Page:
When The Atlantic published its July/August 2018 cover story on transgender youth, Andrea James was among the chorus of trans writers and activists who excoriated it for being biased. “Editor Jeffrey Goldberg published it despite many warnings that it was likely to be a dog whistle, a kind of bias that most people won’t notice,” she says.
The article focused on the disputed concept of “desistance,” which is perceived to delegitimize the experiences and struggles of the majority of trans youth. “It also came out that elite journalists were excluding transgender journalists from backchannels where they were discussing coverage,” James says.
For James, railing against the piece on social media wasn’t enough. Anti-trans bias is hardly restricted to one outlet or journalist, and she wanted to expose it at a macro level. So she set to work on The Transphobia Project, an interactive map of the people and platforms creating biased content about gender expression and identity and the connections between them. It’s live on Kickstarter now; her project video offers a look at the prototype.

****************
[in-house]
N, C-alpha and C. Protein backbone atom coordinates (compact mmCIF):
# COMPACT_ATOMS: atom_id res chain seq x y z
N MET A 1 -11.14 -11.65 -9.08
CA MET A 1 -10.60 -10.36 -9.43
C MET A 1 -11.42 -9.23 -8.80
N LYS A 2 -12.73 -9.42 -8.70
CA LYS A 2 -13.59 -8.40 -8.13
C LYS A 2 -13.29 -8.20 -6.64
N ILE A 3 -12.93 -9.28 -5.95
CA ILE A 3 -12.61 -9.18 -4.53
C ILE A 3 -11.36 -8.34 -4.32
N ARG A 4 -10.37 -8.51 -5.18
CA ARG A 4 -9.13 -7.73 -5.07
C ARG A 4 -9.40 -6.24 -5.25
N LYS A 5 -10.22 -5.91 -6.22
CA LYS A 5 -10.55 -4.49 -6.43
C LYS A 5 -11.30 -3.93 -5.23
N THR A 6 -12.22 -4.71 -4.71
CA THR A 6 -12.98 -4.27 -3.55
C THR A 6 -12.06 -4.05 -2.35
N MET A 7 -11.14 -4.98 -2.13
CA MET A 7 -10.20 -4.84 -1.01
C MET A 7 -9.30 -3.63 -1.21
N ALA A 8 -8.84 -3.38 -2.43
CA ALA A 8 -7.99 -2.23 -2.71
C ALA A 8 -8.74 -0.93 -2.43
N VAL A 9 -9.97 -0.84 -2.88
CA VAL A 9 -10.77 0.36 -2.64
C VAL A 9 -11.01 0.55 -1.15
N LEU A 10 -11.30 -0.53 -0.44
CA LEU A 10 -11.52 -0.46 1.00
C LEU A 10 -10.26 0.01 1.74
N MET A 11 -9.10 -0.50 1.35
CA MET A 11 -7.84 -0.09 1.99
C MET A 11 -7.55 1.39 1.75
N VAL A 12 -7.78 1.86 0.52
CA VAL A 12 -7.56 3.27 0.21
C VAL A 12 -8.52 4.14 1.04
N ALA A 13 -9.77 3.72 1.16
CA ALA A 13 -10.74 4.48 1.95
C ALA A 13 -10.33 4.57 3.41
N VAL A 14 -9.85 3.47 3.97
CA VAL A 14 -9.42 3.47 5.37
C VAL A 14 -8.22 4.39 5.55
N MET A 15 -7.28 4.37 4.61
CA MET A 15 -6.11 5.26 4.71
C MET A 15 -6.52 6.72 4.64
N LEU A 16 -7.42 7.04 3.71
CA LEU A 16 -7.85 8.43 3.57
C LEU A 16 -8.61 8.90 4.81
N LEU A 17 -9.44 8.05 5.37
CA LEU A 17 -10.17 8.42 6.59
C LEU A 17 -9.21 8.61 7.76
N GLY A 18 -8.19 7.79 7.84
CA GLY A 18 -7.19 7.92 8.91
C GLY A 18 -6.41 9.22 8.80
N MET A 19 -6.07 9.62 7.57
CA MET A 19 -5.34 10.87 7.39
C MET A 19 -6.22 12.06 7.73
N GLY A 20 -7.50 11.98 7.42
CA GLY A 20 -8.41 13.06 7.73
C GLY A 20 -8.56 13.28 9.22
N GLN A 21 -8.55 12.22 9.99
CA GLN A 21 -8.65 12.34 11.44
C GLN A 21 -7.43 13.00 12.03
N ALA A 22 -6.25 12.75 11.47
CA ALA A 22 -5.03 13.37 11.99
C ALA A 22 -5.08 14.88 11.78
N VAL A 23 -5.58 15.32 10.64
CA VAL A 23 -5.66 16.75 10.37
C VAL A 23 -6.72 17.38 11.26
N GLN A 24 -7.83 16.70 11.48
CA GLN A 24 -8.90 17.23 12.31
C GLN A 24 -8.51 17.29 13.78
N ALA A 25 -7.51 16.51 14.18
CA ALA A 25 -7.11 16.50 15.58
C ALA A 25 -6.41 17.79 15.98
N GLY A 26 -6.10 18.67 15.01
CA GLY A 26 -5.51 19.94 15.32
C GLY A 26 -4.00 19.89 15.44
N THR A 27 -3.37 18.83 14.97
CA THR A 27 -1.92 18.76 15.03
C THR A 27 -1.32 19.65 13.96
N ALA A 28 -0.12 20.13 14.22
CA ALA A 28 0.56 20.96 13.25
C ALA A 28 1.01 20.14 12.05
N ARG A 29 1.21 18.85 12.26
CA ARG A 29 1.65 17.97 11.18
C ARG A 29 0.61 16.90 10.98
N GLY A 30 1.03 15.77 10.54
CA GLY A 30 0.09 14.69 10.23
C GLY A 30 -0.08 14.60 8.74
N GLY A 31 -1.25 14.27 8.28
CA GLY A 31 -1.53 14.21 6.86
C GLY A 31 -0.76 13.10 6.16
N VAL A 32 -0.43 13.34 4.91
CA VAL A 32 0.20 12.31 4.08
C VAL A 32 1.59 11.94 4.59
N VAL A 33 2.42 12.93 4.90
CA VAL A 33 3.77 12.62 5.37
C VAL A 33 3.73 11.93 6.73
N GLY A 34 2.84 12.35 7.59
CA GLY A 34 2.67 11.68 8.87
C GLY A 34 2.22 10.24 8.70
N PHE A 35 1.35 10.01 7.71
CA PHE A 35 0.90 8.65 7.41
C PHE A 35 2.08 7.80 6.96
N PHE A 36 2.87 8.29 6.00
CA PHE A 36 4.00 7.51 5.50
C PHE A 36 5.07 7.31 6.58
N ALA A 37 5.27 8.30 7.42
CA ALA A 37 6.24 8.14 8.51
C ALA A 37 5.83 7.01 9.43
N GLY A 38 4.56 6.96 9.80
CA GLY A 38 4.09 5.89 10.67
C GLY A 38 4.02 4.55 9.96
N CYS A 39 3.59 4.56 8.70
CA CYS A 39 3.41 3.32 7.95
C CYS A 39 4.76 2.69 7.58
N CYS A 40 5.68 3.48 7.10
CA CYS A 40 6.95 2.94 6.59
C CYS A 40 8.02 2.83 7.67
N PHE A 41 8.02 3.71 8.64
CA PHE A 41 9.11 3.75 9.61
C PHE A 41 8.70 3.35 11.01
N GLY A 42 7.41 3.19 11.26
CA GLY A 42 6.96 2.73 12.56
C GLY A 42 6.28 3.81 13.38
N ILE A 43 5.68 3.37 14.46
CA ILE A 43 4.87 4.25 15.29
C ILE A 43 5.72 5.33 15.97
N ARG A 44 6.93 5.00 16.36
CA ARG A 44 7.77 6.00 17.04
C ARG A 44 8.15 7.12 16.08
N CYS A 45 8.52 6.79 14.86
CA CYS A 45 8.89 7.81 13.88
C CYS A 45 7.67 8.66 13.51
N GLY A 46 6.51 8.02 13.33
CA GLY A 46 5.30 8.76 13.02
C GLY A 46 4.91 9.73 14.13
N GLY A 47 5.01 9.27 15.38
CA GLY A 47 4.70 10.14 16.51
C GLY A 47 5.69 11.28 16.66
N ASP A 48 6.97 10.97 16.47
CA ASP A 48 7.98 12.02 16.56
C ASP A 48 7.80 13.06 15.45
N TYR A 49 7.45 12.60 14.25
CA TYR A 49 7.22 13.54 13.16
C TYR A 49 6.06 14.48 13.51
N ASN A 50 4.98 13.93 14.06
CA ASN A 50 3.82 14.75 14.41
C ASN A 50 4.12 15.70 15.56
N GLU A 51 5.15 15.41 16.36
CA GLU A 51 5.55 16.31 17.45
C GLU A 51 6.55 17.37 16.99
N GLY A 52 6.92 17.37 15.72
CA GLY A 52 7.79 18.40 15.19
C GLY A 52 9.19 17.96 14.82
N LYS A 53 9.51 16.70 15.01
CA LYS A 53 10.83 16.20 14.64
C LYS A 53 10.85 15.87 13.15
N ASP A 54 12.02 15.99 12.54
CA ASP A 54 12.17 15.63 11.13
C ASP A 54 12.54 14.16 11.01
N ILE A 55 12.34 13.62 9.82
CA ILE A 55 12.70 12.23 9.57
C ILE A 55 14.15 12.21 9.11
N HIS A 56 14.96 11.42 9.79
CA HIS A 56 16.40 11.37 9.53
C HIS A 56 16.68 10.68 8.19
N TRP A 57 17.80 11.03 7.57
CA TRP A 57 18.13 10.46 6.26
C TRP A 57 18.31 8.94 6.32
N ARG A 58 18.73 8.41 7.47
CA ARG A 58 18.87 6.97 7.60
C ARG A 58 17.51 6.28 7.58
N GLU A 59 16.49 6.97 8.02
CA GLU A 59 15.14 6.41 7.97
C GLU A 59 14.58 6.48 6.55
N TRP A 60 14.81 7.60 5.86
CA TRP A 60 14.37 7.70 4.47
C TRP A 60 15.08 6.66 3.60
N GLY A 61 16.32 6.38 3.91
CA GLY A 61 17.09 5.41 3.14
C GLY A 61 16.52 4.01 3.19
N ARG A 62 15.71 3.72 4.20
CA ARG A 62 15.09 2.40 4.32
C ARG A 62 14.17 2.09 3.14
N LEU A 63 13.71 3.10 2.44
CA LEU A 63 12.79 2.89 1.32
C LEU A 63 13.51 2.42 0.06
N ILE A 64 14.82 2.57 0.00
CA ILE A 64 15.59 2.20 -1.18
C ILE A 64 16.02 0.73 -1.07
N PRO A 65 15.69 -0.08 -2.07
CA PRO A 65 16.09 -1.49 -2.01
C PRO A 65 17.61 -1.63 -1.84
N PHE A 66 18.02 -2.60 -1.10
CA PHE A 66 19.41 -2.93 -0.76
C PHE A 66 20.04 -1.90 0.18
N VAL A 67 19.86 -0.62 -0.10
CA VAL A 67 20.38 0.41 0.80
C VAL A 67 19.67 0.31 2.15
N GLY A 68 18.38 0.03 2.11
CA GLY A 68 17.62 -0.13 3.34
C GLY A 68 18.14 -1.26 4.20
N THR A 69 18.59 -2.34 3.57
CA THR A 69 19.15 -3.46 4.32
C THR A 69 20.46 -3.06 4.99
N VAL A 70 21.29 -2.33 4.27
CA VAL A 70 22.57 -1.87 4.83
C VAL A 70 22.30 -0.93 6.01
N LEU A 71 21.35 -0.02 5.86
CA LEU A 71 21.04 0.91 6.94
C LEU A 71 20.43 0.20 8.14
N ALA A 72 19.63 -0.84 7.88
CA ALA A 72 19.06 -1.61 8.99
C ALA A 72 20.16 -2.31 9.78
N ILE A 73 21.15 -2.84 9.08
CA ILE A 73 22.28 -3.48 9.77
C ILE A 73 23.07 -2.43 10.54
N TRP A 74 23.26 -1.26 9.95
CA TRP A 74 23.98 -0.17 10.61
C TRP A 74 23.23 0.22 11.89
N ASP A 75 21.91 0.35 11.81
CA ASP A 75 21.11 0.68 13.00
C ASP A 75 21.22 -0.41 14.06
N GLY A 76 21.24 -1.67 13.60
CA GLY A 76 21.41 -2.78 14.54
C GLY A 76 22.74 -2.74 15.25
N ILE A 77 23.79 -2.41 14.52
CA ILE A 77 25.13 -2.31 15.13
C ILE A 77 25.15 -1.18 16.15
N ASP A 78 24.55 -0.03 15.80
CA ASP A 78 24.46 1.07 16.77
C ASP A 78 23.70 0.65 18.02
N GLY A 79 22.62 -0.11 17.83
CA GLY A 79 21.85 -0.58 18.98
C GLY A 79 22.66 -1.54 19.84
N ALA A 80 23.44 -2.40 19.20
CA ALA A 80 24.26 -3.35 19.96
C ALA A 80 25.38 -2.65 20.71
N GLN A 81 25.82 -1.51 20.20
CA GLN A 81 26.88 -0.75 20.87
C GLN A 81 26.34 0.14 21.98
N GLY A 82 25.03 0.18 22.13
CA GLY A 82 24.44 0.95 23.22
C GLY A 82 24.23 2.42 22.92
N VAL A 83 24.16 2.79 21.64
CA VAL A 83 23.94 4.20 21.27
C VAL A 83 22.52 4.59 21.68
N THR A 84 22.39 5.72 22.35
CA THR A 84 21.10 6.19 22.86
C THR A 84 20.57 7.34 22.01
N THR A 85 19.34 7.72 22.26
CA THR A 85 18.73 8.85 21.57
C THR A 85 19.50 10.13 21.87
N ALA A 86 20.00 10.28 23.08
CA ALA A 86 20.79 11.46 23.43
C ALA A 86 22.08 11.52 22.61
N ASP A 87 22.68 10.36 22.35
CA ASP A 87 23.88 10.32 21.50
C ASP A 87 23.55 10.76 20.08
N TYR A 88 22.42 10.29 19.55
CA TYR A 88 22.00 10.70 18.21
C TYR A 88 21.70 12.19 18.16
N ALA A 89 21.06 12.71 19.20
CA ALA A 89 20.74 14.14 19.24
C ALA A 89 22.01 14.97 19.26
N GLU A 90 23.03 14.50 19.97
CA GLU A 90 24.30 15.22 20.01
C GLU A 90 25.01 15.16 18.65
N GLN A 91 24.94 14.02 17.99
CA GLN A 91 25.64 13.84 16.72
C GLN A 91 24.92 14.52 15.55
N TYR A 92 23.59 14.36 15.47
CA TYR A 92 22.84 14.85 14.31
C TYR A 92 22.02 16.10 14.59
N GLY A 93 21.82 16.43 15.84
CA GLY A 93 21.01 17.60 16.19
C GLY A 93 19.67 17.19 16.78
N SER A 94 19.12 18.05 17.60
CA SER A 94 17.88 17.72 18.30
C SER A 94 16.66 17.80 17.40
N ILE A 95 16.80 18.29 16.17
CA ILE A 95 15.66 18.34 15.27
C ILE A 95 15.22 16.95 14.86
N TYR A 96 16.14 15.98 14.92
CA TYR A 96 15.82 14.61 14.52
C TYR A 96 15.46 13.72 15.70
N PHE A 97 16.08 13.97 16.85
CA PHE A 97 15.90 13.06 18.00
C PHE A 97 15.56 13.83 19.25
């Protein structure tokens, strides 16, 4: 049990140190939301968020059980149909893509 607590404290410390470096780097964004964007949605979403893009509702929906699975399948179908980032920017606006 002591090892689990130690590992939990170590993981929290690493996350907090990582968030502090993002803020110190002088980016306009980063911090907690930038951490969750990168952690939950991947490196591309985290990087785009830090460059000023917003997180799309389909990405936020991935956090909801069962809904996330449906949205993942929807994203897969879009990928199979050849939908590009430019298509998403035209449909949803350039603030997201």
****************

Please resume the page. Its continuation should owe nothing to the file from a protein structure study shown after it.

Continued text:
A history of outing bias
James is no stranger to data visualization, or to outing biased or fraudulent actors. Her first job out of grad school involved creating infographics at the Chicago Tribune; in addition to her work as a writer and activist, she’s an actor, director, producer, and voice coach (she consulted with Felicity Huffman for the film Transamerica), the creator of Transgender Map, an educational resource for trans people and allies, and an affiliate of Quackwatch, a site that polices health-related fraud. “I found my calling in consumer activism,” she says.
In 2003, James created an interactive chart that identified researchers and organizations promoting disease models of gender identity, some of whom advocated non-affirmative care models for transgender…